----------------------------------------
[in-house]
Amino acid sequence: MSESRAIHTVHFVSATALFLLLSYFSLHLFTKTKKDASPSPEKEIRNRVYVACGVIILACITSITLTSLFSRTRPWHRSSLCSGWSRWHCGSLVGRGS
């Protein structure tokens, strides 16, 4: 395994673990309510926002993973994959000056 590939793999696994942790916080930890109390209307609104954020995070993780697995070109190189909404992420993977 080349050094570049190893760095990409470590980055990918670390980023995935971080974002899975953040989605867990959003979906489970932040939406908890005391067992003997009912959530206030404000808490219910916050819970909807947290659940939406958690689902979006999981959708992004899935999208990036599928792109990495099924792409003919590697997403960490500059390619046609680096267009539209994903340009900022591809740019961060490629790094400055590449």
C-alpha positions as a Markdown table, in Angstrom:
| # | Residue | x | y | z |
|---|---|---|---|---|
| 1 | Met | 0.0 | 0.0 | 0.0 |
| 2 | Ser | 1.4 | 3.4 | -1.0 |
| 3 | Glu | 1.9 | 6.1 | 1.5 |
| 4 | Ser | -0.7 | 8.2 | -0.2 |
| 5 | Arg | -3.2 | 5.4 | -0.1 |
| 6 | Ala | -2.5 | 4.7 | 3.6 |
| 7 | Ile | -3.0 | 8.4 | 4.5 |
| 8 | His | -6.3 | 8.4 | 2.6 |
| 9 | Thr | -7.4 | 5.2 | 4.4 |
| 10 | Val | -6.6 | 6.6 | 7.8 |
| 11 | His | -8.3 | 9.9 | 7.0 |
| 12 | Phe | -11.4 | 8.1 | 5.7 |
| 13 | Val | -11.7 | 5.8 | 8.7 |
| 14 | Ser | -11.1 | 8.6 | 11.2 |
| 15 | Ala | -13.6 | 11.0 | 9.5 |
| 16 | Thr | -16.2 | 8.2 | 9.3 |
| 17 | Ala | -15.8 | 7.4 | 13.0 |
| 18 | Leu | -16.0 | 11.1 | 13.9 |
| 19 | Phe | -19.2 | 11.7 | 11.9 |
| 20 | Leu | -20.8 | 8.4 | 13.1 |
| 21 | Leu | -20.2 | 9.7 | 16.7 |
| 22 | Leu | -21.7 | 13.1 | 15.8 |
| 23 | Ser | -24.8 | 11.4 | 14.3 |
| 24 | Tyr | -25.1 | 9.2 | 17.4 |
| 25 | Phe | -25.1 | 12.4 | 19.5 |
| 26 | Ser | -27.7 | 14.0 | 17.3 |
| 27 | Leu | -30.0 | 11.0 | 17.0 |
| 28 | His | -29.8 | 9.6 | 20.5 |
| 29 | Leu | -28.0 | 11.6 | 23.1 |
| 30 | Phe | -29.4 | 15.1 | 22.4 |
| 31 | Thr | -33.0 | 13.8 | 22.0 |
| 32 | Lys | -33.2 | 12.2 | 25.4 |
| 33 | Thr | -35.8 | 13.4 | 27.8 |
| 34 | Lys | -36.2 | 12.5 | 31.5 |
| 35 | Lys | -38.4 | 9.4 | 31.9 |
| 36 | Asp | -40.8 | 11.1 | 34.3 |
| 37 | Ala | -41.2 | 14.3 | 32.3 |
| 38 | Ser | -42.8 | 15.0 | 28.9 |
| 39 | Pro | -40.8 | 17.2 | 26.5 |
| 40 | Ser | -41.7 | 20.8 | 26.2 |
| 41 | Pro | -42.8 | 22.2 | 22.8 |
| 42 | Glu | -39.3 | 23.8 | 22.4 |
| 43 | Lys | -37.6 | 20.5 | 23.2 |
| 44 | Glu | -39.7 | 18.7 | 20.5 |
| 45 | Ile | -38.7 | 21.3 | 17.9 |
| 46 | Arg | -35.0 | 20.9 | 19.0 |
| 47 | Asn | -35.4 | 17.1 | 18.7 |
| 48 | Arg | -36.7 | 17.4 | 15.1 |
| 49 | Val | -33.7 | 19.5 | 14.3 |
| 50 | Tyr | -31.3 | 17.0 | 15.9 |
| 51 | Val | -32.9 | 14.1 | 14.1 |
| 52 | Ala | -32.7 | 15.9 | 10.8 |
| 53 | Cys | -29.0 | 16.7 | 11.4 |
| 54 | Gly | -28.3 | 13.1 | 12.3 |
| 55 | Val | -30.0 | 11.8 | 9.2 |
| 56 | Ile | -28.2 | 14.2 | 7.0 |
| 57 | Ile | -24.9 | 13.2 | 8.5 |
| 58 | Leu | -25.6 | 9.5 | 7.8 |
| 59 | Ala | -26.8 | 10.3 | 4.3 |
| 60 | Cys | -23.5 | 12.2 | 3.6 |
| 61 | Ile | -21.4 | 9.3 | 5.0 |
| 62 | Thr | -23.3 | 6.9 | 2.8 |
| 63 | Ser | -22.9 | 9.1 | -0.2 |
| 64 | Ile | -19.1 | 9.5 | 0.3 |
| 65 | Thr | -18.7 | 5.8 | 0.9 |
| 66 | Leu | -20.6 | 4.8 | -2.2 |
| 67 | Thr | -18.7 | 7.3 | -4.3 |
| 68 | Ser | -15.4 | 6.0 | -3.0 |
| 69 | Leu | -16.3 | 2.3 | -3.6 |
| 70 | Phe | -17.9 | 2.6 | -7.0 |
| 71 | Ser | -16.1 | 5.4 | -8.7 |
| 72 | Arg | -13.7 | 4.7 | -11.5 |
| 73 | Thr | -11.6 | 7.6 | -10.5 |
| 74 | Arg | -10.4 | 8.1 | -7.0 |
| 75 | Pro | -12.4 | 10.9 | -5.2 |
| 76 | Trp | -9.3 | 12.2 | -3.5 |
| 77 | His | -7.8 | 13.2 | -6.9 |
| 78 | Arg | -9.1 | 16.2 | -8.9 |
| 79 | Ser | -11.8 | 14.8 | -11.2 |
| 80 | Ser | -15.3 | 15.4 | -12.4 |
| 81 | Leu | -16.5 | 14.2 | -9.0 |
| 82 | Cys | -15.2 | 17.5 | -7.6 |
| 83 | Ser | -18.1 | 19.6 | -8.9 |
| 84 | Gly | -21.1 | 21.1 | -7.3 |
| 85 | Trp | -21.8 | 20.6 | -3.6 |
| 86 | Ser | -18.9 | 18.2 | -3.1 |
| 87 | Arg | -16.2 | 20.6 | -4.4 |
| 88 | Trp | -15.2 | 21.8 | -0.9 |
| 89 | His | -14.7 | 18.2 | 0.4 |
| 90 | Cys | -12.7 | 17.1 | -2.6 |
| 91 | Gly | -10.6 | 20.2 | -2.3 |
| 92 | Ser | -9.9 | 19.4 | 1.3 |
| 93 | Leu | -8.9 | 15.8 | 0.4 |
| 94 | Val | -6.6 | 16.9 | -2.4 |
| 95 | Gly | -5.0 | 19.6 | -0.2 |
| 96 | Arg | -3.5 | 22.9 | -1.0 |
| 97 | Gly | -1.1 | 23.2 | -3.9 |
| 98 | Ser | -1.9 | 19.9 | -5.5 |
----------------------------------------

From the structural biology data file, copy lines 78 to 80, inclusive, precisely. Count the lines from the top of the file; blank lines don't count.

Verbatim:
| 72 | Arg | -13.7 | 4.7 | -11.5 |
| 73 | Thr | -11.6 | 7.6 | -10.5 |
| 74 | Arg | -10.4 | 8.1 | -7.0 |